The article walks you through the concepts and steps involved in transferring your Jive databases and binary storage to Jive's data center for a move from an on-prem Jive installation to Jive Cloud.
Initially, the customer and Jive Professional Services work together to prepare the system for the move, which–among other steps–includes binary storage (binstore) preparations and secure transfer account provisioning. It may also include a conversion of the source database to PostgreSQL, if necessary. Subsequently, the following steps will be tested one or more times during a dry run, before the actual cutover:
- If the instance's binary data is currently stored in the application database and its total size is larger than 3 GB, the customer must first convert to file system storage. See below.
- Customer prepares database and binstore backups.
- Customer transfers the backups to a secure server provisioned by Jive.
- Jive Hosting staff picks up the backups to transfer them to the target Jive instance.
- Jive Hosting then restores the database.
- If the binstore is in the Jive database, which is acceptable for binstore sizes less than 3 GB, Jive Hosting staff converts the binstore to be the file system-based one instead.
- The upgrade procedure from the current to the target Jive Hosted or Cloud version of Jive is executed.
- The instance is handed over to the customer for smoke testing.
Steps & Concepts in Detail
Binary Storage (binstore)
A Jive Storage Provider implements an approach to store binary data uploaded by your users to Jive. Out of the box, Jive supports two local Storage Provider configurations:
- FileStorageProvider, which stores all binary content in a set of deeply nested folders in a specific file system location.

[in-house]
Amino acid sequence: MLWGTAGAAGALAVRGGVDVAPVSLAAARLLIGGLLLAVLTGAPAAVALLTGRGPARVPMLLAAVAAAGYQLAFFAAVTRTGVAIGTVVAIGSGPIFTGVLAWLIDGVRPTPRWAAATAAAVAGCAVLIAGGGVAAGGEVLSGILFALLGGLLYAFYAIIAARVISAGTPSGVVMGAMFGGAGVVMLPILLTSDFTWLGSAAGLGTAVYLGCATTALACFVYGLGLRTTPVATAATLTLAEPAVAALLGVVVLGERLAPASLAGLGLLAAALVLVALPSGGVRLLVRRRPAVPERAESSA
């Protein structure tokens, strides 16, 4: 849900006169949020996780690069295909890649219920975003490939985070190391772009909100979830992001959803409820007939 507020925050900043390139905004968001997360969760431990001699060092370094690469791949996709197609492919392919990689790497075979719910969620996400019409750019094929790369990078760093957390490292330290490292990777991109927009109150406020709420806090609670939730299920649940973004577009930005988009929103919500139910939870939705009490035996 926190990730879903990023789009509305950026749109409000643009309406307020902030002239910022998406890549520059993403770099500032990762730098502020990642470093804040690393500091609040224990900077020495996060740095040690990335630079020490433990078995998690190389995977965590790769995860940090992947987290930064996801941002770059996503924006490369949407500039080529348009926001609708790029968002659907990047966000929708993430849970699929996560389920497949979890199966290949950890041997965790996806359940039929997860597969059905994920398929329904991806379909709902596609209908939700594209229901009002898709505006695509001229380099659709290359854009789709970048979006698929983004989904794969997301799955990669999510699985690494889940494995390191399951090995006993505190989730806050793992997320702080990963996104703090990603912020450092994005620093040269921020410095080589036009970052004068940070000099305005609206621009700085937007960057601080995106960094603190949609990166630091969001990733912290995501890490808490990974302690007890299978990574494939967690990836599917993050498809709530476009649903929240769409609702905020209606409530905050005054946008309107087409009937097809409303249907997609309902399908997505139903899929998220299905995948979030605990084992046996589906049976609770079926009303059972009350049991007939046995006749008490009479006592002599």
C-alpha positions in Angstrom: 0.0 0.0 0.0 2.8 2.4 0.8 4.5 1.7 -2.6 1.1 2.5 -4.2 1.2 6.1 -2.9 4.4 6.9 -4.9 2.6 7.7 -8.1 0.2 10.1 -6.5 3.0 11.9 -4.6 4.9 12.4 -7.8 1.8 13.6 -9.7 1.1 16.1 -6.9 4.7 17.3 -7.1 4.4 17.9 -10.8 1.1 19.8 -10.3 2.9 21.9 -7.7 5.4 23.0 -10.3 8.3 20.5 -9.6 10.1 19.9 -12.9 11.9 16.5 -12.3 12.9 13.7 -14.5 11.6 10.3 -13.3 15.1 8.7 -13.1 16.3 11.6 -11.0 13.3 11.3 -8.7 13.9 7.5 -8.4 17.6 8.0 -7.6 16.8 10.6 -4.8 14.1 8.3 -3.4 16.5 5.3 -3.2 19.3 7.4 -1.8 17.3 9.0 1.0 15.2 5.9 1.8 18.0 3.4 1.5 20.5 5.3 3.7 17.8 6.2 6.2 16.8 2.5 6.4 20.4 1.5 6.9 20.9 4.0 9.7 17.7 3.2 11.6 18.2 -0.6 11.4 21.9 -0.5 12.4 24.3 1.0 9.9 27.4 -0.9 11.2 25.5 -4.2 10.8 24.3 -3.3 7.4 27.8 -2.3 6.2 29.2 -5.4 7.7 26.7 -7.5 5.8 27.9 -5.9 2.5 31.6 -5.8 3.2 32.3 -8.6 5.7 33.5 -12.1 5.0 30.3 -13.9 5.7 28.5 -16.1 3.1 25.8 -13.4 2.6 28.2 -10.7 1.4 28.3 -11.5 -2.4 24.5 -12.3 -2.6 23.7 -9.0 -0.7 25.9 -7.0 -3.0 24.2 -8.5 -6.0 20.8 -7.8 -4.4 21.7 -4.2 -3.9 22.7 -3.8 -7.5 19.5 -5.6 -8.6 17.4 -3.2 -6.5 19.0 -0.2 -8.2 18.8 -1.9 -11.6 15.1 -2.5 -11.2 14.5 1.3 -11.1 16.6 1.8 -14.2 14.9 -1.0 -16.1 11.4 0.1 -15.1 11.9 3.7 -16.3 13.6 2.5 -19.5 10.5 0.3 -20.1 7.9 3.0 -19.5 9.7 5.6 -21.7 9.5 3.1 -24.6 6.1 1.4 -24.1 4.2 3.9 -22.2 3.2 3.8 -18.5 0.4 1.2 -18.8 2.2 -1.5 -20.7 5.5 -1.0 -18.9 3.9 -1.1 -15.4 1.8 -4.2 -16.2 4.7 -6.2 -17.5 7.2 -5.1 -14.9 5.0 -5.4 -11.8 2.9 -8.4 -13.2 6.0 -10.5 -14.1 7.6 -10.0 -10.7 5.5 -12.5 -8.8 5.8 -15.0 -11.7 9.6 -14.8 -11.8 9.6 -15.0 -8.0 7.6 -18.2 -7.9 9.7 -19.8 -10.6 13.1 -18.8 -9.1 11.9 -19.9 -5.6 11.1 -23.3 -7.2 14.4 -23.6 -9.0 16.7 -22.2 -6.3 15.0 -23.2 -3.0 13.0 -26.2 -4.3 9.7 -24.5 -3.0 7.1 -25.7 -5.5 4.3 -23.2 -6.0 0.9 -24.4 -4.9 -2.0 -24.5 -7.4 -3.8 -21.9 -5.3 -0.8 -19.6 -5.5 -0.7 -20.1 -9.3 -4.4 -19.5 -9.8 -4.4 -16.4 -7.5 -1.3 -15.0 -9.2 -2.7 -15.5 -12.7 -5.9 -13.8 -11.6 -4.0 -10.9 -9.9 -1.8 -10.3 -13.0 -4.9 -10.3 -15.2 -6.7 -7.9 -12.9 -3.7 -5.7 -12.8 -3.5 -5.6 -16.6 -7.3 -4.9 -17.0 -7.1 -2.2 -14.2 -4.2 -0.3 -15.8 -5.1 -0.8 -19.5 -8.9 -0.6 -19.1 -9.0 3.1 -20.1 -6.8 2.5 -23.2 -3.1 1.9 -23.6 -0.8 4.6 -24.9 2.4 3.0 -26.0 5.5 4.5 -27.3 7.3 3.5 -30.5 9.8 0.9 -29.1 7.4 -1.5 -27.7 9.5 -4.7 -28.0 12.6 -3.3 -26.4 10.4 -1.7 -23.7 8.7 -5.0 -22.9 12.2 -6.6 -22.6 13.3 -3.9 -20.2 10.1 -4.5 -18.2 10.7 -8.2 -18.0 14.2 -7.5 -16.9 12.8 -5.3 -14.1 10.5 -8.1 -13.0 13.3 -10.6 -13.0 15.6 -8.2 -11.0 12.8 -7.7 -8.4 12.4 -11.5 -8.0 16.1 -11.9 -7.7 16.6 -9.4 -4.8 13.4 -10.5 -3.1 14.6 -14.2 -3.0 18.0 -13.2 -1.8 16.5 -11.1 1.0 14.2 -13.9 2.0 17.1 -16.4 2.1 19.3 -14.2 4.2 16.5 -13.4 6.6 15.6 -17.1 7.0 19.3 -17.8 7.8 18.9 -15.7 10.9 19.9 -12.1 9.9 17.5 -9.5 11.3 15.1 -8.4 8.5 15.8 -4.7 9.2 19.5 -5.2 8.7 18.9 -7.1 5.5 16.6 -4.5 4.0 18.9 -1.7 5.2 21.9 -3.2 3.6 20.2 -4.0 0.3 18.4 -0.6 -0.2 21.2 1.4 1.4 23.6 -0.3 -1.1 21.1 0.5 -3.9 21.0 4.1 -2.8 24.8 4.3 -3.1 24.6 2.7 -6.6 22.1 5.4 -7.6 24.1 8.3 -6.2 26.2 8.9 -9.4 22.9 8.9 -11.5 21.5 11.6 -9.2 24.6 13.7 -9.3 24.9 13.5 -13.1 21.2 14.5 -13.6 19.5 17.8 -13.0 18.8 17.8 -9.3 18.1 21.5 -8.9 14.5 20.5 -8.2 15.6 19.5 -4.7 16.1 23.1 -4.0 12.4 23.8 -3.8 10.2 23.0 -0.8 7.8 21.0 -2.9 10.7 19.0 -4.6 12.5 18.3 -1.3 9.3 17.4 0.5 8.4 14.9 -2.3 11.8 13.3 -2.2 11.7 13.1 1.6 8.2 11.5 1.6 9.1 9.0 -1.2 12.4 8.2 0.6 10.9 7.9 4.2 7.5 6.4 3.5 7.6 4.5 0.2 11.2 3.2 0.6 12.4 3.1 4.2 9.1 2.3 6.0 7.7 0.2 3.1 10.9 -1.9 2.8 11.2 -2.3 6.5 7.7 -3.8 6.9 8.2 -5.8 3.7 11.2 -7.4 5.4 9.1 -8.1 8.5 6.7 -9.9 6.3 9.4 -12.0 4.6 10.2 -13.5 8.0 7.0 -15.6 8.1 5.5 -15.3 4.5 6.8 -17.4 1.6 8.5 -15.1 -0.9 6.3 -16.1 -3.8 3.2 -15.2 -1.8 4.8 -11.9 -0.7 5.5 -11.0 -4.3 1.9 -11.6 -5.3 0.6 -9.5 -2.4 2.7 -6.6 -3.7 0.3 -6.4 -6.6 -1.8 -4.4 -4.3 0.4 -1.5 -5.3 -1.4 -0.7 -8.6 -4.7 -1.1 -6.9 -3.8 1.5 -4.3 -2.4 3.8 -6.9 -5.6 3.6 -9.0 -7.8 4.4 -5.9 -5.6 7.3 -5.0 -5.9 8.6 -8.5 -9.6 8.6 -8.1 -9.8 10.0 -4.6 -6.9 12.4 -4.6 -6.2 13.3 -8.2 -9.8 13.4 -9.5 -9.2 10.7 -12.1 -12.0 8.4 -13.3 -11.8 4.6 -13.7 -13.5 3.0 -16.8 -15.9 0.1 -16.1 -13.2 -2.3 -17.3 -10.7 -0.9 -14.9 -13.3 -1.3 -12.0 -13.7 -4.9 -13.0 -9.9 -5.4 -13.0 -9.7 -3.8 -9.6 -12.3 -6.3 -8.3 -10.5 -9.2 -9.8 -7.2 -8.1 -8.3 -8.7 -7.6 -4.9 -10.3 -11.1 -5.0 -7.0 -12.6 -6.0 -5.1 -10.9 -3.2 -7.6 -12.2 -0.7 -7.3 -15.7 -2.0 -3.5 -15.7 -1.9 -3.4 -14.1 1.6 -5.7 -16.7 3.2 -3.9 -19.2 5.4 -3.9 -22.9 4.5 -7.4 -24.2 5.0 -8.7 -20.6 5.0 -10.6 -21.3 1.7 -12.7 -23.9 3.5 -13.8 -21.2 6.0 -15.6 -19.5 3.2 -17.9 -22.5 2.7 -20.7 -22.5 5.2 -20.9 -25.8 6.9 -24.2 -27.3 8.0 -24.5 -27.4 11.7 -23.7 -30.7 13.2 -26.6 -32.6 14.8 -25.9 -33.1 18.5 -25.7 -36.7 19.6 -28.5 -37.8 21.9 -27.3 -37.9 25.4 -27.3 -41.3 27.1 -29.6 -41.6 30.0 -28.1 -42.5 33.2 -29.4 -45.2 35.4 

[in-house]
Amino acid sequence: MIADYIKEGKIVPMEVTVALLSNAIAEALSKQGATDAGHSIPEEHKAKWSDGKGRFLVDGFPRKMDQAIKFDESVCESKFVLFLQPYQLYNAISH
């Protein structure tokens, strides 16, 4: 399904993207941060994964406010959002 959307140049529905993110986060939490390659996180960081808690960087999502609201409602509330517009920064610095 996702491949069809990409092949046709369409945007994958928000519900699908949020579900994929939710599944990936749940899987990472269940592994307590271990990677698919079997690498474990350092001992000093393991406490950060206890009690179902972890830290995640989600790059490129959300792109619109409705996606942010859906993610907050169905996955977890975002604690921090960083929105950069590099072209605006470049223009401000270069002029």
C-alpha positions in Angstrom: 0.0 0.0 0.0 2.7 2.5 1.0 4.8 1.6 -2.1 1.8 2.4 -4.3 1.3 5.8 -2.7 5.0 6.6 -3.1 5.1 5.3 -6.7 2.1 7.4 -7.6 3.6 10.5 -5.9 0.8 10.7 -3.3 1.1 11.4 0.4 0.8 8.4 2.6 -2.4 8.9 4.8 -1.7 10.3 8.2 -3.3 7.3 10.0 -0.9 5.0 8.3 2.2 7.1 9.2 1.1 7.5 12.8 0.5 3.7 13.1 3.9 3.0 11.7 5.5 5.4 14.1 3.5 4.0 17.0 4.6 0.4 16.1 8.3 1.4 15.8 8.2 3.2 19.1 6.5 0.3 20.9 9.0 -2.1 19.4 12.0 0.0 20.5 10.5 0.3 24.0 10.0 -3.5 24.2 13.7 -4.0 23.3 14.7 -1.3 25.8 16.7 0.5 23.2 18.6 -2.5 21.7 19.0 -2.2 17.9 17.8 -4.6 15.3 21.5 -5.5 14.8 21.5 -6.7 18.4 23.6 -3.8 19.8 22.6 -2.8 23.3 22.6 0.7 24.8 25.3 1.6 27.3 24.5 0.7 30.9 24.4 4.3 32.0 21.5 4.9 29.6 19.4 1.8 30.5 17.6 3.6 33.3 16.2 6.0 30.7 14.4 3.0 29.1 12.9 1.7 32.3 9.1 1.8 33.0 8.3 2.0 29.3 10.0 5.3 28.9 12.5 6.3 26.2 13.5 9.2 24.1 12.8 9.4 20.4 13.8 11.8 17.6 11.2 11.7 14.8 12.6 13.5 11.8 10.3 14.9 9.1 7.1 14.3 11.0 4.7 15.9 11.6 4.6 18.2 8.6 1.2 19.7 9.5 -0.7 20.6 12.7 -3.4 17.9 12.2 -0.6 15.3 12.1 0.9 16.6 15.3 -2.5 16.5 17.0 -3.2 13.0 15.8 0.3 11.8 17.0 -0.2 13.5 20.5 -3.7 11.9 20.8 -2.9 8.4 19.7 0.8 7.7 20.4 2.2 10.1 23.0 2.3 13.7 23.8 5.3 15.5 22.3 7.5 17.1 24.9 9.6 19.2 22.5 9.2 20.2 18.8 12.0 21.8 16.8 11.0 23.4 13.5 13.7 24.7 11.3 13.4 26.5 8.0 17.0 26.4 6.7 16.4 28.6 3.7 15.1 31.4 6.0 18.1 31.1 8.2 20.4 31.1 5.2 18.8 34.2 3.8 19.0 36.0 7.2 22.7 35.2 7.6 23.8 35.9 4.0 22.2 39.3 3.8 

- JdbcStorageProvider, storing the binary content in the jivebinstore table in your Jive instance's application database.
You can determine the currently configured provider for your Jive instance by going to Admin Console > System > Settings > Storage Provider. There, you will also be shown the number of Total Bytes Stored in the binstore.
Data Transfer and Cutover Duration
You will be transferring your Jive database backups and your binstore to a dedicated secure file server in Jive's data center. The database backup must be transferred for every dry run of the upgrade, as well as for the actual go-live. For file system-based binstores, an incremental strategy is described below. We have observed widely varying data transfer rates in the past and they usually fall in the range of 1 to 4 MB/sec. This means that transferring–for example–100 GB of backups/binstore archive can take up to 30 hours each time, including during production production cutover.
The following table illustrates the impact of the size of the data to be transferred, specifically the databases, on the overall dry run/cutover timing. The actual values given are merely a rough estimate for duration:
|Step||1 GB||10 GB||100 GB|
|Back up source databases||a few minutes||up to half an hour||up to 5 hours|
|Copy source database to Jive secure file server||less than half an hour||up to 3 hours||up to 30 hours|
|Restore database backups in Jive Data Center||a few minutes||up to half an hour||up to 5 hours|
|Convert Storage Provider to File System*, if necessary||a couple minutes||up to half an hour||up to 8 hours|
|Total||1/2 to 1 hour||4 to 5 hours||40 to 60 hours|
*Because of the excessive time necessary to handle large databases, Jive requires converting existing database binstores to file system ones. This enables alternative transfer strategies for the binstore.
Data Restore at Jive's Data Center
Jive Hosting staff will pick up the backup files from the secure file server and transfer them to your new Jive instance, where the database backup will be restored. For large databases, this can take several hours, so to minimize cutover time, we need to minimize the size of the databases. If the JdbcStorageProvider is configured for your instance, Jive Hosting will also perform the migration to the FileStorageProvider, which will take an additional several hours, depending on the size.